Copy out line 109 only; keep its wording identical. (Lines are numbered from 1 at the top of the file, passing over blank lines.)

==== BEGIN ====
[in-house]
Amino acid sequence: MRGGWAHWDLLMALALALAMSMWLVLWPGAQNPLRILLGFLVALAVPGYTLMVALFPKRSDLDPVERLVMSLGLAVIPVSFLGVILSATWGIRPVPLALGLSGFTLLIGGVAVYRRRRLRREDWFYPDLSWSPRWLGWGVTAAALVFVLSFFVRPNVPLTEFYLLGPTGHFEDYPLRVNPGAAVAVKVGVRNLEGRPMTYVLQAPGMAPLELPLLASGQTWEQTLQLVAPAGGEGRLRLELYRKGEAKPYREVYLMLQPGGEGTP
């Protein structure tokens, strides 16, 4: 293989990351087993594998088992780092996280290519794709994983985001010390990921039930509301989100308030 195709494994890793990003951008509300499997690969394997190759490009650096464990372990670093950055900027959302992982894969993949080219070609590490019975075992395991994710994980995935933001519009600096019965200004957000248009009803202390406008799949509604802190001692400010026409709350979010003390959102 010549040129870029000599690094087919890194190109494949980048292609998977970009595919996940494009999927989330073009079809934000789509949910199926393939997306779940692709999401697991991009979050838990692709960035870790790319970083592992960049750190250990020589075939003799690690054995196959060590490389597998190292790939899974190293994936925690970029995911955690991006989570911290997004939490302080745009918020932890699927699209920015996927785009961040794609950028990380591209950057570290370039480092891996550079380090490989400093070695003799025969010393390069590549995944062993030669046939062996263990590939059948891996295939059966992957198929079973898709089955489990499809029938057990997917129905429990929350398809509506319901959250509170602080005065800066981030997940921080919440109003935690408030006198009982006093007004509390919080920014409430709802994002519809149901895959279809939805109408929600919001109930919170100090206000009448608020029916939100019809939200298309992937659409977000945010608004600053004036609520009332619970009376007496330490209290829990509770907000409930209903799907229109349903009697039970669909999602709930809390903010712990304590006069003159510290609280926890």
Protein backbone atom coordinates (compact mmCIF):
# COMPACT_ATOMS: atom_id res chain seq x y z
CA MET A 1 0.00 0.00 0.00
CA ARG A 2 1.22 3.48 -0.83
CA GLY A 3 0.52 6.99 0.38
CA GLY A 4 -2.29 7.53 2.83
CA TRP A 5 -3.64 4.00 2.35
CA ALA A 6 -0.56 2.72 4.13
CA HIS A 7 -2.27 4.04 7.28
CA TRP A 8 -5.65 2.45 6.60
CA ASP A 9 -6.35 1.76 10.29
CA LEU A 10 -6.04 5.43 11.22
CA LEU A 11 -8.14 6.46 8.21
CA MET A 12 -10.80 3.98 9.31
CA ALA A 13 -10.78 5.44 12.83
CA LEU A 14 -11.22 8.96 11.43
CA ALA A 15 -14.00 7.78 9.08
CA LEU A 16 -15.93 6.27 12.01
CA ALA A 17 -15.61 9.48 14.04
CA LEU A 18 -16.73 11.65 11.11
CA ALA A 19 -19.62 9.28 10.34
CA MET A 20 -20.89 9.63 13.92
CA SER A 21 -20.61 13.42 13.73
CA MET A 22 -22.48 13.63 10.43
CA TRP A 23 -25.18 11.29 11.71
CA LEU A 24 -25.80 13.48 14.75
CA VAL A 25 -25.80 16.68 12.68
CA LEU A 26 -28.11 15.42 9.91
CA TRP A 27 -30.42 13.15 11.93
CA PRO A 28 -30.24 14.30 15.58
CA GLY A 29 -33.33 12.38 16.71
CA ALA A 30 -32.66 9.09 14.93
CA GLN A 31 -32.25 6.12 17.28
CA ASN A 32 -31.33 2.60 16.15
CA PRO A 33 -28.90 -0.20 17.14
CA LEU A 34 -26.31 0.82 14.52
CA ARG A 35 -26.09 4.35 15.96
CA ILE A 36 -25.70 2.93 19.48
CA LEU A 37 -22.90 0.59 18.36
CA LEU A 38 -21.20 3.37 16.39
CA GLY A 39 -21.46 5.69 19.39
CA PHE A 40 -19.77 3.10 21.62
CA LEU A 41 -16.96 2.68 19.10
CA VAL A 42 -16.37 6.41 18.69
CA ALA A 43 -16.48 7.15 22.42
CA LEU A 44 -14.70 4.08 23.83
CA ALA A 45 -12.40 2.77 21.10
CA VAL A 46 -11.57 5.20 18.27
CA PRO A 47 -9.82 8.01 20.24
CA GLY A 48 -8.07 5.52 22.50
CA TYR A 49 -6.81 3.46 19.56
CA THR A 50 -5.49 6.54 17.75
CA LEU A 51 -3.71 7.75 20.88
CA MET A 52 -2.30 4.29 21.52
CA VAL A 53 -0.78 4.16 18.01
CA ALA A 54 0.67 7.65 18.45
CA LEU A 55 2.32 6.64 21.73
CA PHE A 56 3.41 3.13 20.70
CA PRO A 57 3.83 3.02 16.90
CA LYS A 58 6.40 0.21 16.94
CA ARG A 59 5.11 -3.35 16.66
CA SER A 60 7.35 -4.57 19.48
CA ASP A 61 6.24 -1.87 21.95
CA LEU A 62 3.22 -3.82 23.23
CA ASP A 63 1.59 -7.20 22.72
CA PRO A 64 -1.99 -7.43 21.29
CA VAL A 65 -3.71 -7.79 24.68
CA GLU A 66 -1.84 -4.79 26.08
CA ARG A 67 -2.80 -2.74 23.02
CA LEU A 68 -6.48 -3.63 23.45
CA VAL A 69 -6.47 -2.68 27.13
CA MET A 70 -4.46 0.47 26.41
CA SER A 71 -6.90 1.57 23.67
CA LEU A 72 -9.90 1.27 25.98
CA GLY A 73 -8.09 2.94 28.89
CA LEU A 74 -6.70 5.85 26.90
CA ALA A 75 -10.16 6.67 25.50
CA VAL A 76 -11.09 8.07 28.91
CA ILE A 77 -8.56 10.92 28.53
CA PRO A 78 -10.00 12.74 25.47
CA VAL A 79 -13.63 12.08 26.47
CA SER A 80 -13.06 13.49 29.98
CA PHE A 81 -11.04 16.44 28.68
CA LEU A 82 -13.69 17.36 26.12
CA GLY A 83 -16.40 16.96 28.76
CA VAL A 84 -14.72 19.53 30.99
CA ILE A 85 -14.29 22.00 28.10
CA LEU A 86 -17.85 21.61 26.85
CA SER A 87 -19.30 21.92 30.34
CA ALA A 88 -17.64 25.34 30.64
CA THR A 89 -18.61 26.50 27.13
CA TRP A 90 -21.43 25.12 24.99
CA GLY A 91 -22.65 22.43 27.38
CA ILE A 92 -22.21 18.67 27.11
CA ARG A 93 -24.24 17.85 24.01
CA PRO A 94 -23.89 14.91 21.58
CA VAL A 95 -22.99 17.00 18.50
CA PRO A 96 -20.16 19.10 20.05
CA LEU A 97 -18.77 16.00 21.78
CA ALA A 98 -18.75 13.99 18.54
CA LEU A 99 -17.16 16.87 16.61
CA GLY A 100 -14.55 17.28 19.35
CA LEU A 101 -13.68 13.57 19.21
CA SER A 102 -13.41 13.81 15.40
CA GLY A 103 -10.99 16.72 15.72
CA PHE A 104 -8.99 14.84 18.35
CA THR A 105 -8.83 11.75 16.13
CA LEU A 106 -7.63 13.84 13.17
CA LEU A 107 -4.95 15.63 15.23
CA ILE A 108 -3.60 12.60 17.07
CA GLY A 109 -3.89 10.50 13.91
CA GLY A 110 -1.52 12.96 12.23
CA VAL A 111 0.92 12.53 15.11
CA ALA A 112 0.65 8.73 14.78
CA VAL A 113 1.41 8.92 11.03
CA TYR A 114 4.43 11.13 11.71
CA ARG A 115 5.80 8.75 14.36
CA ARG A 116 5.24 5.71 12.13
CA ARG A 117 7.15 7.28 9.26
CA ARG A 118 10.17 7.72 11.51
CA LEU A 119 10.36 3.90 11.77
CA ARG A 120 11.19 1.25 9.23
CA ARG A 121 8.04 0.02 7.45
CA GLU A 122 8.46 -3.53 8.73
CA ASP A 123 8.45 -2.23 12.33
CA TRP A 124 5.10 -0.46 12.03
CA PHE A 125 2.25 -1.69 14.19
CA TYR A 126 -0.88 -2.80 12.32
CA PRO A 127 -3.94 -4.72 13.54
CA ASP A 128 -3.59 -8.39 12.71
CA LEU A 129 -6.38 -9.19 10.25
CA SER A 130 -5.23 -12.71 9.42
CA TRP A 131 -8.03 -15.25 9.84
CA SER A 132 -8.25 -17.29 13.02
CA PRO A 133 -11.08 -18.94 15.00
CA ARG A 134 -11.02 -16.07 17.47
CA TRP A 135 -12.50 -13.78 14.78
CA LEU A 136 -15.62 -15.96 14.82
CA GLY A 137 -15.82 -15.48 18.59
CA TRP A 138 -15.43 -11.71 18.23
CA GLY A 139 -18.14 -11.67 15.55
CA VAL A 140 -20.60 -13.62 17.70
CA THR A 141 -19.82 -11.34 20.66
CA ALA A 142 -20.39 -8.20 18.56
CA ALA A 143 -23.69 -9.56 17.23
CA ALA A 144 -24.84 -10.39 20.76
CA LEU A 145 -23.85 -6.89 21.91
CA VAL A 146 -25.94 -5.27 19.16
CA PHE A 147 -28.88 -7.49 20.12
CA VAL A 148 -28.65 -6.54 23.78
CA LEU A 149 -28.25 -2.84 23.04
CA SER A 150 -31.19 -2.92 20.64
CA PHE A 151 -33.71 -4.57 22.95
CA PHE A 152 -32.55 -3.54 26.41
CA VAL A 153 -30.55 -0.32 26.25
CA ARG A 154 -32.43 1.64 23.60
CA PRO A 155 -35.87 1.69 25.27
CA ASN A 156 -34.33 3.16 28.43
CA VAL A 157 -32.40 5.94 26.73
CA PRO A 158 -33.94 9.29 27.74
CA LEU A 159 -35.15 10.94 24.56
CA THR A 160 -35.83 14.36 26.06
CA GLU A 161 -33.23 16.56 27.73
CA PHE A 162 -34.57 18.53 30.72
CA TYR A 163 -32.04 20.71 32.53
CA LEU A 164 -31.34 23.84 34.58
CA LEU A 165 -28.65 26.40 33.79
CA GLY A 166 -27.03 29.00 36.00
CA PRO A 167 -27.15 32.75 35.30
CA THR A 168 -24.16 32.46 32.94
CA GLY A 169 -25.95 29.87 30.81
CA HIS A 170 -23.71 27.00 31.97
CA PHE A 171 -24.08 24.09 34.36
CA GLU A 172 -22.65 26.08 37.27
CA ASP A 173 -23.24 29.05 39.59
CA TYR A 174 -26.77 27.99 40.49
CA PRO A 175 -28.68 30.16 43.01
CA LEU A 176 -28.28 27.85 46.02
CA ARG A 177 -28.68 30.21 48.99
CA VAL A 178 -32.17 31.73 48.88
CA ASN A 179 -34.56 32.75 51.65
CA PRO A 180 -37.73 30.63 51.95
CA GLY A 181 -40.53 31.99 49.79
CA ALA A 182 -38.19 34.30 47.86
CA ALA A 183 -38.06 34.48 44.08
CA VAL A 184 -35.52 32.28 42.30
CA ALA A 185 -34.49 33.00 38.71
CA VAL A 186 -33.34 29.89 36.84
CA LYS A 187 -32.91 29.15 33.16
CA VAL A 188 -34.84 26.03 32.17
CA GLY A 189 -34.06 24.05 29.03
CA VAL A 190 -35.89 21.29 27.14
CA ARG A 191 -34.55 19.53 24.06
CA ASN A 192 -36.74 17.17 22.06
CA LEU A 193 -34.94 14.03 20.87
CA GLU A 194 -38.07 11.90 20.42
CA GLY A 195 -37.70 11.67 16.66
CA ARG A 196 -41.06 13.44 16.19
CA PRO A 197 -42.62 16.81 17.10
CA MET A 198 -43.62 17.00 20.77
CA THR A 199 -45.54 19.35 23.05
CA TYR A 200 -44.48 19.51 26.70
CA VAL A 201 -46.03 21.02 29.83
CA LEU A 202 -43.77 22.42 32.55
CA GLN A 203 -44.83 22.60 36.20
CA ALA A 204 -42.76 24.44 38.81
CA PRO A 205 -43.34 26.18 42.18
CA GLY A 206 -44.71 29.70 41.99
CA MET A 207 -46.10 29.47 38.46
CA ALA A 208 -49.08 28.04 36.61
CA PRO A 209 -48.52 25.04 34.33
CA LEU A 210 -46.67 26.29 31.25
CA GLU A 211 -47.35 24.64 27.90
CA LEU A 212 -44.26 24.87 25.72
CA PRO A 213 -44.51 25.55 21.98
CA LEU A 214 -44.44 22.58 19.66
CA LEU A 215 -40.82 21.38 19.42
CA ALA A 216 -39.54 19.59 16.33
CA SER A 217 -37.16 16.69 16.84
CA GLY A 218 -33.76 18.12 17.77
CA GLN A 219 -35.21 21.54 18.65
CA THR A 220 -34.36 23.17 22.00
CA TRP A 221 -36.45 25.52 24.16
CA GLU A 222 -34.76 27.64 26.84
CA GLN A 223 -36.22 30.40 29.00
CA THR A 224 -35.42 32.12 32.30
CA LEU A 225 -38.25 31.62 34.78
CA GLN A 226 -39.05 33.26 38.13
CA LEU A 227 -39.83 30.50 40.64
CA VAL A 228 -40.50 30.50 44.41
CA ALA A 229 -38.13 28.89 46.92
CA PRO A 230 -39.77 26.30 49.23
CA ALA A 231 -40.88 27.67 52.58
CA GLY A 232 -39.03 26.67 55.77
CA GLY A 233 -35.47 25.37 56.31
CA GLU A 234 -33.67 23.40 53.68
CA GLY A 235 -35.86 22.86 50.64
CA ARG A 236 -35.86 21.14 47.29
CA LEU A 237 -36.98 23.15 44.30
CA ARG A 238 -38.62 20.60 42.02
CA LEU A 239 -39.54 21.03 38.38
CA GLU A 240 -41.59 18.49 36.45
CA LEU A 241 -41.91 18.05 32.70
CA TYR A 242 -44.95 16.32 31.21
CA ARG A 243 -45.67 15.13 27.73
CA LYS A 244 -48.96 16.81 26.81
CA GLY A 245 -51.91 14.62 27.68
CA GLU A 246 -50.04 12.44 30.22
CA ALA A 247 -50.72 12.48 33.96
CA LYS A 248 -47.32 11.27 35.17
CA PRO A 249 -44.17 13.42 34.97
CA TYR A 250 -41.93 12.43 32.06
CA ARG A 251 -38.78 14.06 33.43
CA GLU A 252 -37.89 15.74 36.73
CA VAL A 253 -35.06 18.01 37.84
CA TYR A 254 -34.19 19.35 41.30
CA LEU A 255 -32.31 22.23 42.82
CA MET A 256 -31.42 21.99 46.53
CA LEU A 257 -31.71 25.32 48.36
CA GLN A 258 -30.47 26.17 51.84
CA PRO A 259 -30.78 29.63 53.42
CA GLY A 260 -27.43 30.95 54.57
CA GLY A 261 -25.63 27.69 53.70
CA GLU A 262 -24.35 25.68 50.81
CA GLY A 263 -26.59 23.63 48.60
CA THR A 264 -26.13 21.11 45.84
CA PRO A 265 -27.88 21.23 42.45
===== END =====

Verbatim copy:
CA PHE A 104 -8.99 14.84 18.35